Rapid integration and build up
  • 691
    Isolation
  • 521
    Open source
  • 505
    Testa­bil­i­ty and re­pro­ducibil­i­ty
  • 460
    Lightweight
  • 218
    Standardization
  • 185
    Scalable
  • 106
    Upgrading / down­grad­ing / ap­pli­ca­tion versions
  • 88
    Security
  • 85
    Private paas environments
  • 34
    Portability
  • 26
    Limit resource usage
  • 17
    Game changer
  • 16
    I love the way docker has changed virtualization
  • 14
    Fast
  • 12
    Concurrency
  • 8
    Docker's Compose tools
  • 6
    Easy setup
  • 6
    Fast and Portable
  • 5
    Because its fun
  • 4
    Makes shipping to production very simple
  • 3
    Highly useful
  • 3
    It's dope
  • 2
    Very easy to setup integrate and build
  • 2
    HIgh Throughput
  • 2
    Package the environment with the application
  • 2
    Does a nice job hogging memory
  • 2
    Open source and highly configurable
  • 2
    Simplicity, isolation, resource effective
  • 2
    MacOS support FAKE
  • 2
    Its cool
  • 2
    Docker hub for the FTW
  • 2
    Super
  • 0
    Asdfd
  • 10
    More simple
  • 8
    Open Source
  • 8
    API
  • 8
    Best
  • 7
    Cluster
  • 5
    Multiprocess isolation (not single)
  • 5
    Fast
  • 5
    I like the goal of the LXD and found it to work great
  • 4
    Full OS isolation
  • 3
    Container
  • 3
    More stateful than docker
  • 2
    Systemctl compatibility
  • 5
    Security
  • 3
    Robust container portability
  • 2
    Composable containers

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Cons of Docker
Cons of LXD
Cons of rkt
  • 8
    New versions == broken features
  • 6
    Unreliable networking
  • 6
    Documentation not always in sync
  • 4
    Moves quickly
  • 3
    Not Secure
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      What is Docker?

      The Docker Platform is the industry-leading container platform for continuous, high-velocity innovation, enabling organizations to seamlessly build and share any application — from legacy to what comes next — and securely run them anywhere

      What is LXD?

      LXD isn't a rewrite of LXC, in fact it's building on top of LXC to provide a new, better user experience. Under the hood, LXD uses LXC through liblxc and its Go binding to create and manage the containers. It's basically an alternative to LXC's tools and distribution template system with the added features that come from being controllable over the network.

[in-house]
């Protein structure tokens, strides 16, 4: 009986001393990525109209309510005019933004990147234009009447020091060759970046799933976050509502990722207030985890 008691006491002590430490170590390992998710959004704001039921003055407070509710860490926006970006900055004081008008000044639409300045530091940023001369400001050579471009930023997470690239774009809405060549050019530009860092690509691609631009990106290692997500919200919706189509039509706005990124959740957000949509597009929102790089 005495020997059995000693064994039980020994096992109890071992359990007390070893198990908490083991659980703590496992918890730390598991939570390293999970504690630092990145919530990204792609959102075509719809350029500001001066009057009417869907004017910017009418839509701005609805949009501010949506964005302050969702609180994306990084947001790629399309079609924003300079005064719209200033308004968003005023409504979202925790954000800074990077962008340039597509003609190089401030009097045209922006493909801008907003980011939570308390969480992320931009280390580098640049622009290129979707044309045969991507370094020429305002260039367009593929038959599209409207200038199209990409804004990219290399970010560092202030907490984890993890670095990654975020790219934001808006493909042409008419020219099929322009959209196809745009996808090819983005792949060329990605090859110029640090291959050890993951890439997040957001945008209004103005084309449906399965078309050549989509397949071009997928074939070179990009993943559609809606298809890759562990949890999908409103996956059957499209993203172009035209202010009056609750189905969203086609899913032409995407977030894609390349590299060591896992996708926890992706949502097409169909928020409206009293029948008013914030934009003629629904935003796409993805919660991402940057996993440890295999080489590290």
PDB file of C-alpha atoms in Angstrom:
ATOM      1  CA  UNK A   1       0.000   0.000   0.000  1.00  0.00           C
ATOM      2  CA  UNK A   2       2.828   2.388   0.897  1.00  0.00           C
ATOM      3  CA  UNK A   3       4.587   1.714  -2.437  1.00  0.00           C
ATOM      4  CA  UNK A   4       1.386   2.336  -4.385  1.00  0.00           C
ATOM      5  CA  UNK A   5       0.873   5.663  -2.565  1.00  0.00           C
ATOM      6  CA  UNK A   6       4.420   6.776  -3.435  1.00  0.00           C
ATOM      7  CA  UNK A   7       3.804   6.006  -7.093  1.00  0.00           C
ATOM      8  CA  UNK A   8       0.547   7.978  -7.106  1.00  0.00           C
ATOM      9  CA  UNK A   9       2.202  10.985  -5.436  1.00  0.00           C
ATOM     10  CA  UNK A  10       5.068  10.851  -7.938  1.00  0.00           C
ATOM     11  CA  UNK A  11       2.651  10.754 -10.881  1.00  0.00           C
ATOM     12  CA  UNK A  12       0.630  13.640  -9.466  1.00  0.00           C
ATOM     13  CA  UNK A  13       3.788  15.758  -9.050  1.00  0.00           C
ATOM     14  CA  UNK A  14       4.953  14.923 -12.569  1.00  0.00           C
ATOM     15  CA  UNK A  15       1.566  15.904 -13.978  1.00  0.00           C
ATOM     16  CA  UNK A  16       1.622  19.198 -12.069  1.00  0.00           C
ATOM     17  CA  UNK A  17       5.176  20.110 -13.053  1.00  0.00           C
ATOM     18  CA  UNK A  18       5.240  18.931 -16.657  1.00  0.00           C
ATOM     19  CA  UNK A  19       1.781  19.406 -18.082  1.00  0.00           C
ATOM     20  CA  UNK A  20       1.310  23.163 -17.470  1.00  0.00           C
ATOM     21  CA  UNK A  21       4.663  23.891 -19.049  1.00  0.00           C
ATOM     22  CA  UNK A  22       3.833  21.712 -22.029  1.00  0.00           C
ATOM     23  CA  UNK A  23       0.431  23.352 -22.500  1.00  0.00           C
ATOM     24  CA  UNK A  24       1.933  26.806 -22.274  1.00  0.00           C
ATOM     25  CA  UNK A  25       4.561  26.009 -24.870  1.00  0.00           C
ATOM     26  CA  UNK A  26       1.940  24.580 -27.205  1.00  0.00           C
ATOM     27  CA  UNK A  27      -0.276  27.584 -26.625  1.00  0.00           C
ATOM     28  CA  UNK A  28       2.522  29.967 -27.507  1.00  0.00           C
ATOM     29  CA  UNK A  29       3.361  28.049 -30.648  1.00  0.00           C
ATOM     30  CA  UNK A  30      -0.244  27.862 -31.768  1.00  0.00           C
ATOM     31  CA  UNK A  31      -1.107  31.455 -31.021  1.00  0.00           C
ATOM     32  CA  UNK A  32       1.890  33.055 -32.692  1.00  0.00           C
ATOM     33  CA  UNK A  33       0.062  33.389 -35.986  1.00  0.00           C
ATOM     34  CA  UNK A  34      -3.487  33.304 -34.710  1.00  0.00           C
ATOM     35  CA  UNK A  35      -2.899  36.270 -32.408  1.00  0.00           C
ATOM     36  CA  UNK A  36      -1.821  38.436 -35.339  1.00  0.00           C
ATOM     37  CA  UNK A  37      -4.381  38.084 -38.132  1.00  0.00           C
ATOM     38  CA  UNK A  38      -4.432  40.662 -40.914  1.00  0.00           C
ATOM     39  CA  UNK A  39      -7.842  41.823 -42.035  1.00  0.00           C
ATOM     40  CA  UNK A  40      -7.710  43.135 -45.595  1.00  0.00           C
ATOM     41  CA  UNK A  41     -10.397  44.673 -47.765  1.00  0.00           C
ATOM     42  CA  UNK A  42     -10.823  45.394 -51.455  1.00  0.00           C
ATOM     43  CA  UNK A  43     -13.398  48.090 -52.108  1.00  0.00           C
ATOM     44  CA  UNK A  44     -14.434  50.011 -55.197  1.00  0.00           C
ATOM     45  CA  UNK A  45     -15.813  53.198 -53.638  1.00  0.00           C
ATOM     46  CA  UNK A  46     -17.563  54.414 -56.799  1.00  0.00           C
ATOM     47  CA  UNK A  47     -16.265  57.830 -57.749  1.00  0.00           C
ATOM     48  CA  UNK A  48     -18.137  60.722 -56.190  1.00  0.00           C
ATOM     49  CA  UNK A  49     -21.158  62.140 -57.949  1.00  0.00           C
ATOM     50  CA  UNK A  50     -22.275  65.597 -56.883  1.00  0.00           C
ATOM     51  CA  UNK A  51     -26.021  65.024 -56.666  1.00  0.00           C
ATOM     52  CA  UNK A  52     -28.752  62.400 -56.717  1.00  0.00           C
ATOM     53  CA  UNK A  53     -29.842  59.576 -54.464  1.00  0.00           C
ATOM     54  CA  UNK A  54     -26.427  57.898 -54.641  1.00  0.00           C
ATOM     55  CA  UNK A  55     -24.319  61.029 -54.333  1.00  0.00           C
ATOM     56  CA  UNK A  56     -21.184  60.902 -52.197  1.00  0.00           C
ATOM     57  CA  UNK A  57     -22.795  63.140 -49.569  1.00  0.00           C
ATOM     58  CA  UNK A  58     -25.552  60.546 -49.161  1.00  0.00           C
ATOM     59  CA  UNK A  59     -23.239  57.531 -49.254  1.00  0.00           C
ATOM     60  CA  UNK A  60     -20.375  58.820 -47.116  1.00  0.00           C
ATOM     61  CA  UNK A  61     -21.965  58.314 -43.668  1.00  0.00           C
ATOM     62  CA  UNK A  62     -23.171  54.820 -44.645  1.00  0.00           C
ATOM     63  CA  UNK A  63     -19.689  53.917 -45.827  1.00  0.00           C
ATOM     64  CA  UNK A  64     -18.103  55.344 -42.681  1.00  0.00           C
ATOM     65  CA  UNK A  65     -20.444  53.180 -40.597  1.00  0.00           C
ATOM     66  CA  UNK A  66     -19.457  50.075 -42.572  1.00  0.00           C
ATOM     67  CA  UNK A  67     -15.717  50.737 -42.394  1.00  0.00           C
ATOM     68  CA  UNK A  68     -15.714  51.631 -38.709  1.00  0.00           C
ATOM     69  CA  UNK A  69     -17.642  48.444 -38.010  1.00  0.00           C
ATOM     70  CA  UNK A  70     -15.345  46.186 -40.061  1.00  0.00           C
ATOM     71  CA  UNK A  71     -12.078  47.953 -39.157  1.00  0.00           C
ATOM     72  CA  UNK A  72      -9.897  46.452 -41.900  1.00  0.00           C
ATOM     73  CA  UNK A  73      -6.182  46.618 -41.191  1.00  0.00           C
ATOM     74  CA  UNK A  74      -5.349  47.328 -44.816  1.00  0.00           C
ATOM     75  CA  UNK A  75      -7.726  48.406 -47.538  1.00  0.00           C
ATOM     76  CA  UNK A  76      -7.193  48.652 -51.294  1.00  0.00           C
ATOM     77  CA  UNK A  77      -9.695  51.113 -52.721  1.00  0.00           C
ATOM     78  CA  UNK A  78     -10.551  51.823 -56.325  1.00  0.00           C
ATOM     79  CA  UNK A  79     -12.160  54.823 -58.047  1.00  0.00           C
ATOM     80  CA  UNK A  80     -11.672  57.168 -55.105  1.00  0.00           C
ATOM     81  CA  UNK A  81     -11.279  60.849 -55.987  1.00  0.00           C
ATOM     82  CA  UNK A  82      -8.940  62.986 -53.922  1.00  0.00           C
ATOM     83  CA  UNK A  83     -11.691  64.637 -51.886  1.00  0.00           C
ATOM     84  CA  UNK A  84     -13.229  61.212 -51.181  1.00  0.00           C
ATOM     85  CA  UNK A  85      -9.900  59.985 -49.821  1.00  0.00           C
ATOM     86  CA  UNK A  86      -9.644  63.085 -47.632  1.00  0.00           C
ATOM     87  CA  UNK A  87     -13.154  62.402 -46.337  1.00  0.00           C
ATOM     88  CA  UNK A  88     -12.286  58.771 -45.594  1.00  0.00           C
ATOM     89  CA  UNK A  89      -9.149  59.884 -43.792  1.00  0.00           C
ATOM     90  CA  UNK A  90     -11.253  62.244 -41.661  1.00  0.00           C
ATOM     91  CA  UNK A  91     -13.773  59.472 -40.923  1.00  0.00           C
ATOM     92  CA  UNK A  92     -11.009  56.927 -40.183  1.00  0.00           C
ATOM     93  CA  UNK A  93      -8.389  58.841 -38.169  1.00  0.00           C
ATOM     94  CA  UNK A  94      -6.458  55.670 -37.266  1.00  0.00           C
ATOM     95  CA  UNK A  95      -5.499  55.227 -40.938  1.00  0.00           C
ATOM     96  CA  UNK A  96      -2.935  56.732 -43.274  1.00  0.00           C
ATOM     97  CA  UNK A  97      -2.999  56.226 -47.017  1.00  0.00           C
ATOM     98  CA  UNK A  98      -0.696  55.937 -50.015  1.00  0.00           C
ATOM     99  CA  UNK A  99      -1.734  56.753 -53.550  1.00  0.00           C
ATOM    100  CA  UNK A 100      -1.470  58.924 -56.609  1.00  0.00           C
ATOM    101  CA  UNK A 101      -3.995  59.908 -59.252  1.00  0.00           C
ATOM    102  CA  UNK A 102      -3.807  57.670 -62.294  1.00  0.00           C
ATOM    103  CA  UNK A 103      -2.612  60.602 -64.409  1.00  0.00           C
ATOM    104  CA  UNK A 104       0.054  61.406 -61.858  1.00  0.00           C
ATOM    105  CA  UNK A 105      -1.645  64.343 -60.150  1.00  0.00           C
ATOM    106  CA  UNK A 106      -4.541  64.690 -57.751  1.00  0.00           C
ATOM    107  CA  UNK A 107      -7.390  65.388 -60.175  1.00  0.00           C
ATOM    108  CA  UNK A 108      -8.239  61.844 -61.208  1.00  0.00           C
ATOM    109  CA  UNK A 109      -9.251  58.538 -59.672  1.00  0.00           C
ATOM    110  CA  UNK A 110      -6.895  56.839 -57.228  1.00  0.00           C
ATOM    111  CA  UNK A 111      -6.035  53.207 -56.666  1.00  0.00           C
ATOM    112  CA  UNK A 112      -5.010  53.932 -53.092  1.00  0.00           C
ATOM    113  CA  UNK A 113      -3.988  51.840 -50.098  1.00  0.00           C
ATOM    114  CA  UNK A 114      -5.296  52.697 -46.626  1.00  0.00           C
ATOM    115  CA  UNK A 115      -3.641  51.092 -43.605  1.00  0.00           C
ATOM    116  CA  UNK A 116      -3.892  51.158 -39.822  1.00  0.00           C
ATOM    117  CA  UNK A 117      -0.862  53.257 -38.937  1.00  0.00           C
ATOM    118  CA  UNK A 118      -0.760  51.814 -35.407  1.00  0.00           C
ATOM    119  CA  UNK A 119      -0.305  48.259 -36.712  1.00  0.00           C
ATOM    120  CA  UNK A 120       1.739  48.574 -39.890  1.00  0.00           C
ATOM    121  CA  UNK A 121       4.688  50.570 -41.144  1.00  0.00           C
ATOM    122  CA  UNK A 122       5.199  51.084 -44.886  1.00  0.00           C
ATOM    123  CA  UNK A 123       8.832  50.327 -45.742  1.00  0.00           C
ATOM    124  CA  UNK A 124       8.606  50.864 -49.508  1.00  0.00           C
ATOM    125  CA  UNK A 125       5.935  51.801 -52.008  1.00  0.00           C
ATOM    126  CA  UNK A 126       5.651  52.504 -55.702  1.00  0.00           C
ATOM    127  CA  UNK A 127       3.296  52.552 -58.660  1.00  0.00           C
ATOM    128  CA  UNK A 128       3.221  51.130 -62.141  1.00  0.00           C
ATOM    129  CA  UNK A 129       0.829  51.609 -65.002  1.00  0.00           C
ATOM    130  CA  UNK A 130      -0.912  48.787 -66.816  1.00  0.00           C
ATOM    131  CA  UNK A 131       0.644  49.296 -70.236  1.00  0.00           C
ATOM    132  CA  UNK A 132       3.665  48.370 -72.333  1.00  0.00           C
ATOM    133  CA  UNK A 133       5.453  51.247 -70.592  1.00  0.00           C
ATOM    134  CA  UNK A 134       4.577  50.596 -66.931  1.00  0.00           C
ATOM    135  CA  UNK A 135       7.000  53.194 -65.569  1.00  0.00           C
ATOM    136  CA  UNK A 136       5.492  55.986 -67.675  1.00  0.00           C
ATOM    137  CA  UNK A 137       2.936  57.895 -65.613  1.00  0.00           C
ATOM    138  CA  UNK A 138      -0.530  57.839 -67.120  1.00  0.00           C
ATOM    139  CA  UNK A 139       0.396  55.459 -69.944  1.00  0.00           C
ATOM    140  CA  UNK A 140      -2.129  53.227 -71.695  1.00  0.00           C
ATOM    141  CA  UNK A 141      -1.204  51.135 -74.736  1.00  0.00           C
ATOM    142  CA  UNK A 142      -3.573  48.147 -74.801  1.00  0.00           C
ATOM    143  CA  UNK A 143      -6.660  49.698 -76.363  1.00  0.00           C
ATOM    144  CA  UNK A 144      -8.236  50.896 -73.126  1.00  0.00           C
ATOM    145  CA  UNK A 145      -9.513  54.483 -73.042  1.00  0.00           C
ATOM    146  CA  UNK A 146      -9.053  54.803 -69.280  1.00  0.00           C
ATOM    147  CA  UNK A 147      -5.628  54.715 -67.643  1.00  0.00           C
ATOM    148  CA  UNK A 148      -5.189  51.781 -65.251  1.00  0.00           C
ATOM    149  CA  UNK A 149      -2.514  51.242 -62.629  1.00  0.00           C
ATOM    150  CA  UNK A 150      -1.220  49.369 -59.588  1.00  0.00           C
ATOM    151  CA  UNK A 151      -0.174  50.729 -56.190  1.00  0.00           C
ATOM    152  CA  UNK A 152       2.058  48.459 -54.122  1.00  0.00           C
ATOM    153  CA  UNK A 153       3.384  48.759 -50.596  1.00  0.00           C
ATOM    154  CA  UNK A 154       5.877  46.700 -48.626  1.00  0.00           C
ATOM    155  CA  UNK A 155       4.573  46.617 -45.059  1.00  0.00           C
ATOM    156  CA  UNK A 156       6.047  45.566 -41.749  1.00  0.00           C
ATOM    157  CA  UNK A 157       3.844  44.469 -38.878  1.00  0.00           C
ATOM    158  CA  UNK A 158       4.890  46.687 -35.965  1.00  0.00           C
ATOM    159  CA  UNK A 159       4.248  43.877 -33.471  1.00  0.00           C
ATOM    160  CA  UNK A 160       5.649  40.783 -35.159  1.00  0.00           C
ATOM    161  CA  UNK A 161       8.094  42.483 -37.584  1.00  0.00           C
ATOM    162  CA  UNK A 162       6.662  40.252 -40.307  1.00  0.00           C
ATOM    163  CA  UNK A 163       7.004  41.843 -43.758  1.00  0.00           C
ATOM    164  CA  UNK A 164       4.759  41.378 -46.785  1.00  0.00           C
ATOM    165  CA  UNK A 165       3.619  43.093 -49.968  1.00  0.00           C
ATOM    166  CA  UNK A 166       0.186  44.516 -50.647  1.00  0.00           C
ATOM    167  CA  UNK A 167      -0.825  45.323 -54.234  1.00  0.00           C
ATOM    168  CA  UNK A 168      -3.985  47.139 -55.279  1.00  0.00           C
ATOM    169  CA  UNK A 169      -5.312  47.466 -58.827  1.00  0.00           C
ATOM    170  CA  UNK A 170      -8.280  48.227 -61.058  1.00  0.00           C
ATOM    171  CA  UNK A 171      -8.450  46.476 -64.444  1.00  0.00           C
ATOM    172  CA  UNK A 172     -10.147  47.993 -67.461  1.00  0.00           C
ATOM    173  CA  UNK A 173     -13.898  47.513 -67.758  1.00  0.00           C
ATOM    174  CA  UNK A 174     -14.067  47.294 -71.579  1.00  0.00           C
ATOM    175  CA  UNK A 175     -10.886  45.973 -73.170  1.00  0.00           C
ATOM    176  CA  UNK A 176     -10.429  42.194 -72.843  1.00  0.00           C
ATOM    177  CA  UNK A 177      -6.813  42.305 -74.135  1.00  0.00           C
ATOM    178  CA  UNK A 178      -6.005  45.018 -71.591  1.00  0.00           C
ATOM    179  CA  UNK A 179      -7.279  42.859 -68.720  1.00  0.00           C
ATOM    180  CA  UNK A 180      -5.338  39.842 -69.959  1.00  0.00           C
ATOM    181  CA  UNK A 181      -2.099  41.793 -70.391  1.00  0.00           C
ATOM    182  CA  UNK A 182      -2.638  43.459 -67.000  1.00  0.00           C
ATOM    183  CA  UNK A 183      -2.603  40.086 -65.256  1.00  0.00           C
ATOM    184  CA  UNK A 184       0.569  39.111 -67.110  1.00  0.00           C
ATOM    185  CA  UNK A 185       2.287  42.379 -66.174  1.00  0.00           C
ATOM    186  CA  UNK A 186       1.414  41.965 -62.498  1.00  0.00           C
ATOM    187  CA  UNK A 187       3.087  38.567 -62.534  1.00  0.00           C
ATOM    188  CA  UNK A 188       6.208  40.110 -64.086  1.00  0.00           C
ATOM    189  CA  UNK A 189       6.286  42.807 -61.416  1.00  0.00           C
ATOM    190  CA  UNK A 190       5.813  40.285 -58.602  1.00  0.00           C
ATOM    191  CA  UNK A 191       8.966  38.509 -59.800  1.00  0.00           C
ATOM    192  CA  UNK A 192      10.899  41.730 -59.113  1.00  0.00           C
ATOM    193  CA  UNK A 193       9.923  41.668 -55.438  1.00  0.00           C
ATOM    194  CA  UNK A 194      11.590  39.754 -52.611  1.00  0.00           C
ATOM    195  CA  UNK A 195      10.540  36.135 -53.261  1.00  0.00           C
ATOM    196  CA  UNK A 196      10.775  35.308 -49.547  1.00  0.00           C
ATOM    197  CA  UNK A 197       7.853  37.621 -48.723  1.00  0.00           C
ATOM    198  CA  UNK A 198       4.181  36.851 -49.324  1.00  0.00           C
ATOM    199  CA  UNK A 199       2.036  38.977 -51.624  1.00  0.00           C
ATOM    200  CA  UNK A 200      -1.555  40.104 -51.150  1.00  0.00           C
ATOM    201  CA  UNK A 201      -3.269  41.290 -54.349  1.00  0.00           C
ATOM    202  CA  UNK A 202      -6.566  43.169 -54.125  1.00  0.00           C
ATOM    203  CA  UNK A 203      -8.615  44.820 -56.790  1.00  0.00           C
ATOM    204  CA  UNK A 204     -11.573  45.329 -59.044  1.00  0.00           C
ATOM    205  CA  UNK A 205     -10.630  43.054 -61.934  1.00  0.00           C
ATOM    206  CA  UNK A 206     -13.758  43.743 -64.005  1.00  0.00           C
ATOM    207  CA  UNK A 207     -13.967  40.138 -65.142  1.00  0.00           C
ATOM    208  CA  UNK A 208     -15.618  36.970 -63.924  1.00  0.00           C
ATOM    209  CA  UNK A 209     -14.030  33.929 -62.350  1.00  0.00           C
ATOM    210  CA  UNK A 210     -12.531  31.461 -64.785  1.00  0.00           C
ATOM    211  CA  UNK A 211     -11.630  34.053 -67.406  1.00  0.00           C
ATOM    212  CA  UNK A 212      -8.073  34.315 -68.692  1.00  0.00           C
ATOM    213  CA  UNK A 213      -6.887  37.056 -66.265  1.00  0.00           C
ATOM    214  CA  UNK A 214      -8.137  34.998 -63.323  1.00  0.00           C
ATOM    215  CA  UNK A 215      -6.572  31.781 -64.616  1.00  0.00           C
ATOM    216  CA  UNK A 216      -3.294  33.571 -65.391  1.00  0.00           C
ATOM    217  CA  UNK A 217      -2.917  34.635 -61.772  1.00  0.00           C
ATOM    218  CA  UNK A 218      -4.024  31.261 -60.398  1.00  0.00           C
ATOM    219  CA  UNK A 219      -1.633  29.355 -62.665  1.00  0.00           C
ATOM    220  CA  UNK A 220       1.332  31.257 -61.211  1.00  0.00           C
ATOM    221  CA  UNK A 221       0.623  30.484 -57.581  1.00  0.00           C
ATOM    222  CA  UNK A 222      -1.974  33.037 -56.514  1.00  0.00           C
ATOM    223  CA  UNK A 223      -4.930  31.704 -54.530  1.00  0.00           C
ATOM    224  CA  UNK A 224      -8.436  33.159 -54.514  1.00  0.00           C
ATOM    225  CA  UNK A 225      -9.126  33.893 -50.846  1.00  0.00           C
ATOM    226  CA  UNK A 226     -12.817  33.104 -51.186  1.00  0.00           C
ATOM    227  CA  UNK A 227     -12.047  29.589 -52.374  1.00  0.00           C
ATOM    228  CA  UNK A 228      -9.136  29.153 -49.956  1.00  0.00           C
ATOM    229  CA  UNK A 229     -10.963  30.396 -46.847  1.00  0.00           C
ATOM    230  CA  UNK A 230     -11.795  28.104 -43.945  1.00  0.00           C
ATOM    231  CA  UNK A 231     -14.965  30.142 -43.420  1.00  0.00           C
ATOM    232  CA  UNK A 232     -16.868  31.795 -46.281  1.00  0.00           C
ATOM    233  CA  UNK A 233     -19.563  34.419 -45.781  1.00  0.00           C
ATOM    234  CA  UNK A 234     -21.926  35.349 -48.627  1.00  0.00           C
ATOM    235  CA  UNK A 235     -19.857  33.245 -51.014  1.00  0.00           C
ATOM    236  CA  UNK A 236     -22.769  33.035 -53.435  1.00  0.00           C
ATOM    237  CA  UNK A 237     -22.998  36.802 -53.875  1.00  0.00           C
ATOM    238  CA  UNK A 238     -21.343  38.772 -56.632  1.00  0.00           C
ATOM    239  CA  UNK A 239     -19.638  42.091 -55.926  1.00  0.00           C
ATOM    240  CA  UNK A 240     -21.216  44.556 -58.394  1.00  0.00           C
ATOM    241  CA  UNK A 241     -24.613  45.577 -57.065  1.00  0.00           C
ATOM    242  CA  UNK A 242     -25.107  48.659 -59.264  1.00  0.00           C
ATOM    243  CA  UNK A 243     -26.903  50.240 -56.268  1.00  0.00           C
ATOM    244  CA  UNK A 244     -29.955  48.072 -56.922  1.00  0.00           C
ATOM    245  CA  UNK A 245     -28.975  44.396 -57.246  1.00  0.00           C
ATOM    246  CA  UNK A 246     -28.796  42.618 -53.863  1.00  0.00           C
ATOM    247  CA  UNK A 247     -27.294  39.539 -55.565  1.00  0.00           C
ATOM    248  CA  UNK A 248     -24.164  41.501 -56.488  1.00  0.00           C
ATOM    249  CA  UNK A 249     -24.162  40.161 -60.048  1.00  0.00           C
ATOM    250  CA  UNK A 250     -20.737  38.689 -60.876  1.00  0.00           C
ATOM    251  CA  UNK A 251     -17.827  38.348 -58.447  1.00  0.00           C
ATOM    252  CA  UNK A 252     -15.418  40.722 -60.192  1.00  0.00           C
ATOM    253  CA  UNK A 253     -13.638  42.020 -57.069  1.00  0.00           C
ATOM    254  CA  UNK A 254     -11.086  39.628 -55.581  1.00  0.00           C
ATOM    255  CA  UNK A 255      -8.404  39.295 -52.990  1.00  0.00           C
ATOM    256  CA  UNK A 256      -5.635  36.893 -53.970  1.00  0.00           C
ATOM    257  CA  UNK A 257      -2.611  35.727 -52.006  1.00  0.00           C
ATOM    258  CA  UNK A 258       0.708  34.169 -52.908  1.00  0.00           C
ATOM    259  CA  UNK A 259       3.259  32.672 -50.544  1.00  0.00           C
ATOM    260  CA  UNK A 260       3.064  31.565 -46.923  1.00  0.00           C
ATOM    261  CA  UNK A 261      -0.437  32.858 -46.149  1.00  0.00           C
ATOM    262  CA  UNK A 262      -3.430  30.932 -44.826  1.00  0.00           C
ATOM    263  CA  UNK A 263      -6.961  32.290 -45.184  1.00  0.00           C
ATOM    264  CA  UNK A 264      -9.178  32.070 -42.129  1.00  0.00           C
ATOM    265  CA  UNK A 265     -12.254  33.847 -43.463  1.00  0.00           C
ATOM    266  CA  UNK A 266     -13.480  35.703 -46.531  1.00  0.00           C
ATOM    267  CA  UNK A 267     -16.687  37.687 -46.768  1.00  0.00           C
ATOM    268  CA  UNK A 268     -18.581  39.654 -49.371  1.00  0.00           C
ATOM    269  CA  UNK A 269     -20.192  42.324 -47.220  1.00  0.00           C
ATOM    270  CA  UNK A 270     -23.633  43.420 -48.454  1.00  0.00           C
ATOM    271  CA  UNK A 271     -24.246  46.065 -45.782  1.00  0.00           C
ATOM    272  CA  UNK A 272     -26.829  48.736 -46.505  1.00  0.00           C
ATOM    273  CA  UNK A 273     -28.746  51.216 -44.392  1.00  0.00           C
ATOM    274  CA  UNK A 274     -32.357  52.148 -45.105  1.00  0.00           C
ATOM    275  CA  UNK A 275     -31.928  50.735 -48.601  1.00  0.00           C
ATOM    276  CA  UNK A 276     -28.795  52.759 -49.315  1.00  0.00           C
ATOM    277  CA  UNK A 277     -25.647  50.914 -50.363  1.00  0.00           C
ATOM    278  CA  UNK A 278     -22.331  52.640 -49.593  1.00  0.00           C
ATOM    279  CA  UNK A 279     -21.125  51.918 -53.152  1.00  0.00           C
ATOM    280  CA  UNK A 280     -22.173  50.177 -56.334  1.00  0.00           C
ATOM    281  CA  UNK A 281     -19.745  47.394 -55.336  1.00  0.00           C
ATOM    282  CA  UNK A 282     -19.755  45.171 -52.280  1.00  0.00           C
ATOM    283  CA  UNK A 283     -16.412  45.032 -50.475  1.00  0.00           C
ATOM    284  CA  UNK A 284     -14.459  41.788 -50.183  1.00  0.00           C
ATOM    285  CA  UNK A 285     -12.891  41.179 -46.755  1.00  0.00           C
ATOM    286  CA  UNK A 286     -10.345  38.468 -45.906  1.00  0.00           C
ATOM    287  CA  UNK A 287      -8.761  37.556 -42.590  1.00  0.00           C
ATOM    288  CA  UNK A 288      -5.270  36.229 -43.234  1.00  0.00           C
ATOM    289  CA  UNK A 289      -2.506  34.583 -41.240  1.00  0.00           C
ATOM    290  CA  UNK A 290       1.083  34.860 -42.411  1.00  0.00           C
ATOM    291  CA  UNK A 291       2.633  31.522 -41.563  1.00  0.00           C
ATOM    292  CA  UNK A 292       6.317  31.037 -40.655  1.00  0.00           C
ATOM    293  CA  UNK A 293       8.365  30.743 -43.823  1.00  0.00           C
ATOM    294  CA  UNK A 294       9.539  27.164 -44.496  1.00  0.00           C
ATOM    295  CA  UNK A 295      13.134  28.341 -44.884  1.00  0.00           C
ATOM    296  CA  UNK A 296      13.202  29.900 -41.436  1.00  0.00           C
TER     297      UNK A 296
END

What is rkt?

      Rocket is a cli for running App Containers. The goal of rocket is to be composable, secure, and fast.

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      What companies use Docker?
      What companies use LXD?
      What companies use rkt?

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      What tools integrate with Docker?
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      What are some alternatives to Docker, LXD, and rkt?
      LXC
      LXC is a userspace interface for the Linux kernel containment features. Through a powerful API and simple tools, it lets Linux users easily create and manage system or application containers.
      Kubernetes
      Kubernetes is an open source orchestration system for Docker containers. It handles scheduling onto nodes in a compute cluster and actively manages workloads to ensure that their state matches the users declared intentions.
      Cloud Foundry
      Cloud Foundry is an open platform as a service (PaaS) that provides a choice of clouds, developer frameworks, and application services. Cloud Foundry makes it faster and easier to build, test, deploy, and scale applications.
      Vagrant
      Vagrant provides the framework and configuration format to create and manage complete portable development environments. These development environments can live on your computer or in the cloud, and are portable between Windows, Mac OS X, and Linux.
      Red Hat OpenShift
      OpenShift is Red Hat's Cloud Computing Platform as a Service (PaaS) offering. OpenShift is an application platform in the cloud where application developers and teams can build, test, deploy, and run their applications.
      See all alternatives